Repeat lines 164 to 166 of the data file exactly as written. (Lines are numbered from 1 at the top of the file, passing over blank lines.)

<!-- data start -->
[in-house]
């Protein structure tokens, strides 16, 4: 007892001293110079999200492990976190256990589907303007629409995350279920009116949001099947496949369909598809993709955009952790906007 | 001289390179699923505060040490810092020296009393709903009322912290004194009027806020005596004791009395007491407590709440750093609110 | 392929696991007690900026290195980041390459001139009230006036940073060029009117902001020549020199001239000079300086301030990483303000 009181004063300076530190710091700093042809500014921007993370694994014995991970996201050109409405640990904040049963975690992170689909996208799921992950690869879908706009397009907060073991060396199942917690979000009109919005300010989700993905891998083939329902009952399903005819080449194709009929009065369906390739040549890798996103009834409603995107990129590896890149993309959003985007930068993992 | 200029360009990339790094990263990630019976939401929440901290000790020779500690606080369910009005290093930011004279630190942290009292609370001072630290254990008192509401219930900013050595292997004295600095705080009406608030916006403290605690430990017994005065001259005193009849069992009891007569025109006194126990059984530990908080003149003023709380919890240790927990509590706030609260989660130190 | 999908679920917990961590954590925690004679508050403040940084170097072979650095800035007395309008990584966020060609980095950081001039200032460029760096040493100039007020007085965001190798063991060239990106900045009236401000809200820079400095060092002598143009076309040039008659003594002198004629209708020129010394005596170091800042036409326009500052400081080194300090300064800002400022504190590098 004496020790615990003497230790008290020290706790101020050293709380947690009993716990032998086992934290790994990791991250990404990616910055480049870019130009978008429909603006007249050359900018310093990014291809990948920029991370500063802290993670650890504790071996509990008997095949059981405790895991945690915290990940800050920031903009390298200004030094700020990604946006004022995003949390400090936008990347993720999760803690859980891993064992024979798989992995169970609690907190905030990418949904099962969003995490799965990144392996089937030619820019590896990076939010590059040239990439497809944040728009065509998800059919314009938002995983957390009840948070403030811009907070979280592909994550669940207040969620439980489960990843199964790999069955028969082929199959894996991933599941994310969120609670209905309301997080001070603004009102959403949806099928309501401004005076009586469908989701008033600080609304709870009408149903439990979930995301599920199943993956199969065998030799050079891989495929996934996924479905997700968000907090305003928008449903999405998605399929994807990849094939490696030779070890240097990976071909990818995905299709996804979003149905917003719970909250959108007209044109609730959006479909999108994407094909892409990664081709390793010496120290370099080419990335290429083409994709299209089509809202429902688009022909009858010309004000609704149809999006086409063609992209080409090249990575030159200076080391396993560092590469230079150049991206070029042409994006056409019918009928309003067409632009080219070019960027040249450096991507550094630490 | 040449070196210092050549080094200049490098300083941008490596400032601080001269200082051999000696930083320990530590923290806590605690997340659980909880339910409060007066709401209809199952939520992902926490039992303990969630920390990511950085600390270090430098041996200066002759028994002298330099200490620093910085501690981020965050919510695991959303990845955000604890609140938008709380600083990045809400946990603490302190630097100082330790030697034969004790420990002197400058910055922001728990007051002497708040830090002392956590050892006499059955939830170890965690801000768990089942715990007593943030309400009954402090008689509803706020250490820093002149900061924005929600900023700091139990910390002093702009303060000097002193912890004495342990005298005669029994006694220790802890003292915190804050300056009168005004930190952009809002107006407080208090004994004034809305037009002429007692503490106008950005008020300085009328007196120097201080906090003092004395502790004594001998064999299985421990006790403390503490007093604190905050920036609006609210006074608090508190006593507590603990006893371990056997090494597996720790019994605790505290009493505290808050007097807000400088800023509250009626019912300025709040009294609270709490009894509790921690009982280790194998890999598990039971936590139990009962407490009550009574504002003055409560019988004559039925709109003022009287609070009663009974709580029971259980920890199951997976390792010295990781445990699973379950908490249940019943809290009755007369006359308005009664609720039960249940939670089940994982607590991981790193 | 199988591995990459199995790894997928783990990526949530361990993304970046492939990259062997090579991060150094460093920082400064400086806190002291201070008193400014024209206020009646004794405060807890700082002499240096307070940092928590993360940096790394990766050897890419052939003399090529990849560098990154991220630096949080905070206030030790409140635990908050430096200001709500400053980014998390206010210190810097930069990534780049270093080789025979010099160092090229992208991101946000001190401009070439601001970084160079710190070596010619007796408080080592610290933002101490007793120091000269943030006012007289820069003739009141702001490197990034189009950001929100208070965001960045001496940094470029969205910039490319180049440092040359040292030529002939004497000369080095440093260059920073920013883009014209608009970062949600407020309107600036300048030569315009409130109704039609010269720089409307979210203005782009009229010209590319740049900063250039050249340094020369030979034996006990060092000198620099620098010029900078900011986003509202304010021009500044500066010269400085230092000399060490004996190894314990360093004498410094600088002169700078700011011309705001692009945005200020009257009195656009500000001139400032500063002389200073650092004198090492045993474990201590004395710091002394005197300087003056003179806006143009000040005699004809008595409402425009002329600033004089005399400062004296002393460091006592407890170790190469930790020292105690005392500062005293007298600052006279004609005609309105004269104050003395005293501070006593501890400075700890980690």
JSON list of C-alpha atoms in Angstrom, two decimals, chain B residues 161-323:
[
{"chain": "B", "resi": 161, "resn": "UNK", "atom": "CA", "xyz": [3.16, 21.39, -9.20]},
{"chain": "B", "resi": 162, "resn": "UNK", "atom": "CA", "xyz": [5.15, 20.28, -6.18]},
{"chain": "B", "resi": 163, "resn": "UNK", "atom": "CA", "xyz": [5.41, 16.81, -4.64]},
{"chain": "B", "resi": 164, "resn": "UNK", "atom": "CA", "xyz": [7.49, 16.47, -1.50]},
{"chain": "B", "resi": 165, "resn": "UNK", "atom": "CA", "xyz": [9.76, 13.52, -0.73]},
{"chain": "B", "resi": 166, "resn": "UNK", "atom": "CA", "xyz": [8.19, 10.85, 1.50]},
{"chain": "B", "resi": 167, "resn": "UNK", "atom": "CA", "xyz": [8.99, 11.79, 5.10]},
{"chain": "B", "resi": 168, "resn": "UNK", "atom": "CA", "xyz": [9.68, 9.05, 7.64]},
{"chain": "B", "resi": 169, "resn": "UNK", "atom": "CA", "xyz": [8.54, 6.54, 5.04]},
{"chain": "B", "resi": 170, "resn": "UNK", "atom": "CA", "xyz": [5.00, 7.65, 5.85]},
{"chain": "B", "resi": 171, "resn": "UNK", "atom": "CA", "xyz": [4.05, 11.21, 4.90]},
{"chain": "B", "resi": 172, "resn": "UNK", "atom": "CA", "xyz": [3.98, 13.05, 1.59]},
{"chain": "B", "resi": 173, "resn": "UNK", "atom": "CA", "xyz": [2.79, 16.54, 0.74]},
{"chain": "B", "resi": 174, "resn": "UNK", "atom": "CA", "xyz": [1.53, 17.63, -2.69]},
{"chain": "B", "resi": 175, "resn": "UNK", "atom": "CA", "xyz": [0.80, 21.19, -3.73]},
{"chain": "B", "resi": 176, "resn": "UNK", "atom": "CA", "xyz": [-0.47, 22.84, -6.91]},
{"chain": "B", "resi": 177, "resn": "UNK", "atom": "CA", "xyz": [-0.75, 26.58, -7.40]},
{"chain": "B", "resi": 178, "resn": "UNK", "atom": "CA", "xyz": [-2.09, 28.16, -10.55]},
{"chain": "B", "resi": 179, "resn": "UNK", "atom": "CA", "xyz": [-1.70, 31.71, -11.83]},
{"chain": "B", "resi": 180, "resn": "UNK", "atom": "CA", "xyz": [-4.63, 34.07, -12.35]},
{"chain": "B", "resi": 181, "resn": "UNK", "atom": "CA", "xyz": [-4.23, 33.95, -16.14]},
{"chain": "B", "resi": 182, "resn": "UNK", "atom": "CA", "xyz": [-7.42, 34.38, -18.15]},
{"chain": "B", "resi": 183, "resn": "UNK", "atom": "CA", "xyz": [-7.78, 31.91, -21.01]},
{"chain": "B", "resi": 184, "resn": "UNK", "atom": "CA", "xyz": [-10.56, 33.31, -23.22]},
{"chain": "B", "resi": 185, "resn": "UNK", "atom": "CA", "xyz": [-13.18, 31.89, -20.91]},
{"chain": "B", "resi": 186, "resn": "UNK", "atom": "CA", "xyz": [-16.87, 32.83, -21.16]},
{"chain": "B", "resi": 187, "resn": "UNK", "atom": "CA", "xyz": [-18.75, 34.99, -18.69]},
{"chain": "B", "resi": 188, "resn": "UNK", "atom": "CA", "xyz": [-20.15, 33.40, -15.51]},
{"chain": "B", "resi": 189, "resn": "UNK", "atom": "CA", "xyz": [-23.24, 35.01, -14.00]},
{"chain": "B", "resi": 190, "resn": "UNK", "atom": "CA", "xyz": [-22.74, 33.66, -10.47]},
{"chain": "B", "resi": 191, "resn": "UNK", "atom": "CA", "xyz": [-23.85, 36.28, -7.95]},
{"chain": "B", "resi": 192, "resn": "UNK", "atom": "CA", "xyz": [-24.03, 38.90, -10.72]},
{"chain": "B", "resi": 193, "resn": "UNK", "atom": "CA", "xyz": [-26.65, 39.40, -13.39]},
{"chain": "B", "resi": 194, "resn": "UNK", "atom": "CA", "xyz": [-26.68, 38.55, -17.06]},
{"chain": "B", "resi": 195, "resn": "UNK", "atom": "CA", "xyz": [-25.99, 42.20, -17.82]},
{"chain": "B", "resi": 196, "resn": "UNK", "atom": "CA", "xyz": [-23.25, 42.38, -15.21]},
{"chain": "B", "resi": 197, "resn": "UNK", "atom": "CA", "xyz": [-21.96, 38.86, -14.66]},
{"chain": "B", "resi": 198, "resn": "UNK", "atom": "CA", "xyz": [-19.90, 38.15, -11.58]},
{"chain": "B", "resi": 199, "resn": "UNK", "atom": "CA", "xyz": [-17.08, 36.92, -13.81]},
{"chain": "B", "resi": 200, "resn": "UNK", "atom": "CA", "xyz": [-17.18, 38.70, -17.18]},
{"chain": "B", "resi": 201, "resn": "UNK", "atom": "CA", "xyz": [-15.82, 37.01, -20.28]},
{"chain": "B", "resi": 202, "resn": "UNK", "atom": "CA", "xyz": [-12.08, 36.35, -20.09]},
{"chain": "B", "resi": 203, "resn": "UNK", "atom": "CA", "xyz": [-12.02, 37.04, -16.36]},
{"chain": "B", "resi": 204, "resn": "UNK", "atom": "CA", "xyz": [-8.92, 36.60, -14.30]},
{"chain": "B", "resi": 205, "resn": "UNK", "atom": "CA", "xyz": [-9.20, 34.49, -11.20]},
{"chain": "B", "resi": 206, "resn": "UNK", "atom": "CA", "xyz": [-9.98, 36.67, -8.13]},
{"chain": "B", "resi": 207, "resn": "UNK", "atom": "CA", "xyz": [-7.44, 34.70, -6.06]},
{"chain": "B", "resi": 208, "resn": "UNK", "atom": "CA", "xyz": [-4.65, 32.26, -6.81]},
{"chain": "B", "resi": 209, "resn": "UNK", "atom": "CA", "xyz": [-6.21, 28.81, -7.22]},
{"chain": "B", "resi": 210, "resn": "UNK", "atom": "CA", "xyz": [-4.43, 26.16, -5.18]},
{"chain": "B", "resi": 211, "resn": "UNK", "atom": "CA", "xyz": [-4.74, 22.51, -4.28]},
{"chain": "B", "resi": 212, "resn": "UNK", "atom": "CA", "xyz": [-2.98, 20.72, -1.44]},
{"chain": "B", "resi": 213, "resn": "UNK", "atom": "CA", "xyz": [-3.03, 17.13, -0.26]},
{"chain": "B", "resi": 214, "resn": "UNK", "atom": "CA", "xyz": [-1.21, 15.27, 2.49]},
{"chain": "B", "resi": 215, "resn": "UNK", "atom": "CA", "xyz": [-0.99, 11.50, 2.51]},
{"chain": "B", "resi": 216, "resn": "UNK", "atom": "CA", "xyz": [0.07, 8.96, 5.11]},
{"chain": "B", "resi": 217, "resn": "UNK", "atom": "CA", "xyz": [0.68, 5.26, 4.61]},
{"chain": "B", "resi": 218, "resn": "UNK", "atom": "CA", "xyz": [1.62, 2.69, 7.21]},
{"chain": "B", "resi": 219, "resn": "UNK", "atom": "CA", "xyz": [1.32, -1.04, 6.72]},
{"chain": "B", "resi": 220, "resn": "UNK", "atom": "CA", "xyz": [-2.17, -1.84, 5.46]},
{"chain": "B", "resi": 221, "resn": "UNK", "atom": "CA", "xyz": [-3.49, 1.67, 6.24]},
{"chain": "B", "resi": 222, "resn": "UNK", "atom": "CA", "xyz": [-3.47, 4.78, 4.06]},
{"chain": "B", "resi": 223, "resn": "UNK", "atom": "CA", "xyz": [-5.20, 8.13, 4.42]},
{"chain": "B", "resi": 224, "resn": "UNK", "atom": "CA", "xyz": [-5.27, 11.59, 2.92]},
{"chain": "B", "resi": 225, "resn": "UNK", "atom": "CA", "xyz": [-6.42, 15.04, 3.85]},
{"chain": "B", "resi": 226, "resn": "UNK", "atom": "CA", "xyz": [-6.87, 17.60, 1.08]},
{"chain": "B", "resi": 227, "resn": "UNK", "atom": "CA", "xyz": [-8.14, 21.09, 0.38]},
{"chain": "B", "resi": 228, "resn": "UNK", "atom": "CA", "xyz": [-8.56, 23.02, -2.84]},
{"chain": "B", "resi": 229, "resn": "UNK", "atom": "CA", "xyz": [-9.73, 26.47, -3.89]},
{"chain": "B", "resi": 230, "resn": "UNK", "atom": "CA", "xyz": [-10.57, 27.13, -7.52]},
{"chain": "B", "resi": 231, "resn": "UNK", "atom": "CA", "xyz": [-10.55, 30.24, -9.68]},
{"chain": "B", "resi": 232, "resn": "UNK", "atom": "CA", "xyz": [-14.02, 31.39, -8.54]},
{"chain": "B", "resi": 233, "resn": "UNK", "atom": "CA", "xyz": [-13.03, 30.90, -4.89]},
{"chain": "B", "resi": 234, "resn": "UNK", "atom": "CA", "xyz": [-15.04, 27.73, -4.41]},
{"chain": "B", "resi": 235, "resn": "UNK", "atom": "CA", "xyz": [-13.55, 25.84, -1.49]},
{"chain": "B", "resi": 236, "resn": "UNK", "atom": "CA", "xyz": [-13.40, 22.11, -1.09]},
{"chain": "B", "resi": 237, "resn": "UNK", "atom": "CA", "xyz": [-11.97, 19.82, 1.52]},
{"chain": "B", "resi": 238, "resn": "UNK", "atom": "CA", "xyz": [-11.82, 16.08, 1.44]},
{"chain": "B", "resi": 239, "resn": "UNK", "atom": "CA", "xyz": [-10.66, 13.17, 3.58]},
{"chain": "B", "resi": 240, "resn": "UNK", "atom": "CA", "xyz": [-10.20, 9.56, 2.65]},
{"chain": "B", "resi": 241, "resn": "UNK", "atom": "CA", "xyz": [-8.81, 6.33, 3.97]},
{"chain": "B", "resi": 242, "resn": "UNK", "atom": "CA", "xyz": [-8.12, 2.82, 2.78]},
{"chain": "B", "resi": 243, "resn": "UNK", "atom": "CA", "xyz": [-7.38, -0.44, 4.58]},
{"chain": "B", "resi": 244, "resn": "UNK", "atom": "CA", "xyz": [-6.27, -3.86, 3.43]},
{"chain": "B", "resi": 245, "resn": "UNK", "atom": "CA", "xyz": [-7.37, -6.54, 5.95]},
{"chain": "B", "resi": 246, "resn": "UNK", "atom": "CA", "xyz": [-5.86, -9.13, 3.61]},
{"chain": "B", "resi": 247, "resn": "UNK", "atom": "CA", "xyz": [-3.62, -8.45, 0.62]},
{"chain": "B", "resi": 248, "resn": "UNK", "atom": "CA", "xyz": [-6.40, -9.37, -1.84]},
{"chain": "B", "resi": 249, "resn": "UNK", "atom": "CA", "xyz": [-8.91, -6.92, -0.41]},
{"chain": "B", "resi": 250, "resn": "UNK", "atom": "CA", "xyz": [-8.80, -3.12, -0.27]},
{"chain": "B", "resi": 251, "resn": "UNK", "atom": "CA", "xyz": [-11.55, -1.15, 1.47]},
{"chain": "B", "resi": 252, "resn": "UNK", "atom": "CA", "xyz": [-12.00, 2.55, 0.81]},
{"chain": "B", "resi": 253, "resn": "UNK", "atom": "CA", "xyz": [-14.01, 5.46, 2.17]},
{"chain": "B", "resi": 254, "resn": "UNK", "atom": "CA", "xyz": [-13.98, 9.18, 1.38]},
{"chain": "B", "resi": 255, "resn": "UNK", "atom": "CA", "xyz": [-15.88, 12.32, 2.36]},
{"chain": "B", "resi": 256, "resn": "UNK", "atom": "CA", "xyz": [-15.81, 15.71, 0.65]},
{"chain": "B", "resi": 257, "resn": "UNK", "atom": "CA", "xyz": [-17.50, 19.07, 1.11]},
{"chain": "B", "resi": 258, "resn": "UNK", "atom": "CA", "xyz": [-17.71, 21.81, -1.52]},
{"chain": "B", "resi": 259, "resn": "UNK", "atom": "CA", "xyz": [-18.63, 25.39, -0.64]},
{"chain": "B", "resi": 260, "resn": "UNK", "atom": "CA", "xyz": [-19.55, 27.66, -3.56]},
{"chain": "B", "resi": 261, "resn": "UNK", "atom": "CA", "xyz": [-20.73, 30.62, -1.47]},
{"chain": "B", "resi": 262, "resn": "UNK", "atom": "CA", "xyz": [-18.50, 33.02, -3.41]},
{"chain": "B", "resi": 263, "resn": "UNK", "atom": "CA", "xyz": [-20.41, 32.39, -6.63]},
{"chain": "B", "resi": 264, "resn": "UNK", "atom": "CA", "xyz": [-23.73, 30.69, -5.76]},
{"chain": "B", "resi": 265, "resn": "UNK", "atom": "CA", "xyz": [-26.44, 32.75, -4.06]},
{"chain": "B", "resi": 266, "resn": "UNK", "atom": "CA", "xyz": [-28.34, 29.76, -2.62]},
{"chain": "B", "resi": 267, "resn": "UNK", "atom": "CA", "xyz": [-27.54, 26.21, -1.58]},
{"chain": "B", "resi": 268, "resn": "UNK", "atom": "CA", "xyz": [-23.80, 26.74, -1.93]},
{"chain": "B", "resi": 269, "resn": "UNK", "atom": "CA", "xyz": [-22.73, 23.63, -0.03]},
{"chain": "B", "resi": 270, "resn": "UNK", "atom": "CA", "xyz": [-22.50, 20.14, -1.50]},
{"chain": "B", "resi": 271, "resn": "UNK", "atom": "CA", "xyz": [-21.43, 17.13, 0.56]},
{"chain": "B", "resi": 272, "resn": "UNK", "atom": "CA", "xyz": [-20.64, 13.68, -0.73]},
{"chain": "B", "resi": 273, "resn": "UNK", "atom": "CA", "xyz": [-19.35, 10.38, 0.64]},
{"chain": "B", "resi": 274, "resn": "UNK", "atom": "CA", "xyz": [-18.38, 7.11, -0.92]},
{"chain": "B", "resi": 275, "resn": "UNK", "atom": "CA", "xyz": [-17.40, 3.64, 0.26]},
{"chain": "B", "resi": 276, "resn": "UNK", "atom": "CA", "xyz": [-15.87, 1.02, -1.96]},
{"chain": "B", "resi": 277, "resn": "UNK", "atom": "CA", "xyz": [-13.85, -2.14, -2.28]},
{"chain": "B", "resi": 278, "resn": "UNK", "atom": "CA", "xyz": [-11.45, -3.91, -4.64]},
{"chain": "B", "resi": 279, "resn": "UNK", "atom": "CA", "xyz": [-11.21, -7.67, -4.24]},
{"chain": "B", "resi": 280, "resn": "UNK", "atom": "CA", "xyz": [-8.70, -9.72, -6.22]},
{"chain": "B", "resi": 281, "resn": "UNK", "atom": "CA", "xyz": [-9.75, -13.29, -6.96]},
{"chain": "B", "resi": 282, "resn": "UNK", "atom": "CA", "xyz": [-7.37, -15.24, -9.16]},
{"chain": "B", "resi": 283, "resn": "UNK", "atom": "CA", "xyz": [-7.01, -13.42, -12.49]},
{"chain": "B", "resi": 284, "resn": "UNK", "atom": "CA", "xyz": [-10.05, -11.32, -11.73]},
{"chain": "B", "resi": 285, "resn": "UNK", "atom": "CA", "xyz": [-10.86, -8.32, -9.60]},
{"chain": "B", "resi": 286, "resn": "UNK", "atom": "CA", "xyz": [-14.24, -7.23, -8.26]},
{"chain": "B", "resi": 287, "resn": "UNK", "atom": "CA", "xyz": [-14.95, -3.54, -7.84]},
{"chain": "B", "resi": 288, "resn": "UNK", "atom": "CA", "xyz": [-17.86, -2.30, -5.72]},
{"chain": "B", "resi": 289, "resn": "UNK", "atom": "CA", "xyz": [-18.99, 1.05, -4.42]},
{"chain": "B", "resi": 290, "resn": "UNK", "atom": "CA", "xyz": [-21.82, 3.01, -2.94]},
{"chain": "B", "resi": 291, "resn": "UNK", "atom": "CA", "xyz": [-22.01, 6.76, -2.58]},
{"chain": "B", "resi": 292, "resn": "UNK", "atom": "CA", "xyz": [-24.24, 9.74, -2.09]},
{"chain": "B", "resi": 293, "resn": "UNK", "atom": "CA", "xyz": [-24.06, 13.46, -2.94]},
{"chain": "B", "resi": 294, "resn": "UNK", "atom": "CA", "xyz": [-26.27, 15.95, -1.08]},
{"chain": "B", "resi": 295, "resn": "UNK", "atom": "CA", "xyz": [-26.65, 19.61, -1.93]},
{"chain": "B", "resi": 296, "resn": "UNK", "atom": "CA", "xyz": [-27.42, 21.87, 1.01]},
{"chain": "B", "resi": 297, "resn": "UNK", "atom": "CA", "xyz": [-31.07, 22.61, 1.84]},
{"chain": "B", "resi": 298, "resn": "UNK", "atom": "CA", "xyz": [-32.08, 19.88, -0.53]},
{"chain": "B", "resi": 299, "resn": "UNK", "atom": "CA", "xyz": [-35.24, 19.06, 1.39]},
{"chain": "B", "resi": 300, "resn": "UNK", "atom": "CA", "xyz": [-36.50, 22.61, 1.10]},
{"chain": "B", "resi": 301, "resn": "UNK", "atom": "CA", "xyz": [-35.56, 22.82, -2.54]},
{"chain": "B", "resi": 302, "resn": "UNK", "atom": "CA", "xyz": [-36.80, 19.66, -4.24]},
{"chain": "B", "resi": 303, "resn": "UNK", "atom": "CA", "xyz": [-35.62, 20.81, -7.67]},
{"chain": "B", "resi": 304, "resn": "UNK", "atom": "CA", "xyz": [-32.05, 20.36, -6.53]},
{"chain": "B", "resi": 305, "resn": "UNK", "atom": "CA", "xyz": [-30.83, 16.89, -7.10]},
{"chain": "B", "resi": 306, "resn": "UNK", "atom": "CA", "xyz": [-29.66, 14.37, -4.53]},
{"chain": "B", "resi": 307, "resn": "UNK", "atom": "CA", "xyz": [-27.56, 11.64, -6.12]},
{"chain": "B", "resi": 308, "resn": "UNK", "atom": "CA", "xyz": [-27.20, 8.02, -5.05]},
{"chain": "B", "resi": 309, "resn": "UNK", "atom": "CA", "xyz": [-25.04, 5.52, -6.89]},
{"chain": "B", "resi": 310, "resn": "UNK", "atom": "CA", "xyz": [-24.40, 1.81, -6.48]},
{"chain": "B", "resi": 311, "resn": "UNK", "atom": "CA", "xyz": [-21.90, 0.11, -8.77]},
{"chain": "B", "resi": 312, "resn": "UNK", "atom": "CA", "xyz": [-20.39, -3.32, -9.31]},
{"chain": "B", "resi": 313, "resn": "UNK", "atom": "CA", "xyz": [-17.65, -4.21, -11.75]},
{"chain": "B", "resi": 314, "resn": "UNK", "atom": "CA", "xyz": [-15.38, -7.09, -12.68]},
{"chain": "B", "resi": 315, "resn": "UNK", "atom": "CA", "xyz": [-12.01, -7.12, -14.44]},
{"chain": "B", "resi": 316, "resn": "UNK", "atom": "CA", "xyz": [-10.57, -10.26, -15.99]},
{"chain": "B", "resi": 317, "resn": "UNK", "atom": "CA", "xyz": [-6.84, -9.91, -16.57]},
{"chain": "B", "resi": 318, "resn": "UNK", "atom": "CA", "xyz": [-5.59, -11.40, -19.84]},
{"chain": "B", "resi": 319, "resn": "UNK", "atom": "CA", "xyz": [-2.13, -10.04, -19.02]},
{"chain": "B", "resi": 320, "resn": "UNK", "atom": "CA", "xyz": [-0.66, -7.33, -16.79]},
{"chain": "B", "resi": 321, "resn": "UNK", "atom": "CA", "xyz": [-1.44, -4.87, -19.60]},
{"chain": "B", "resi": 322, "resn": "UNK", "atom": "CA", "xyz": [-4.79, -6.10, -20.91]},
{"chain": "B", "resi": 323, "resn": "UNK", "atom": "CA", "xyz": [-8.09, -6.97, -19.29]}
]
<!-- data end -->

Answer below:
{"chain": "B", "resi": 320, "resn": "UNK", "atom": "CA", "xyz": [-0.66, -7.33, -16.79]},
{"chain": "B", "resi": 321, "resn": "UNK", "atom": "CA", "xyz": [-1.44, -4.87, -19.60]},
{"chain": "B", "resi": 322, "resn": "UNK", "atom": "CA", "xyz": [-4.79, -6.10, -20.91]},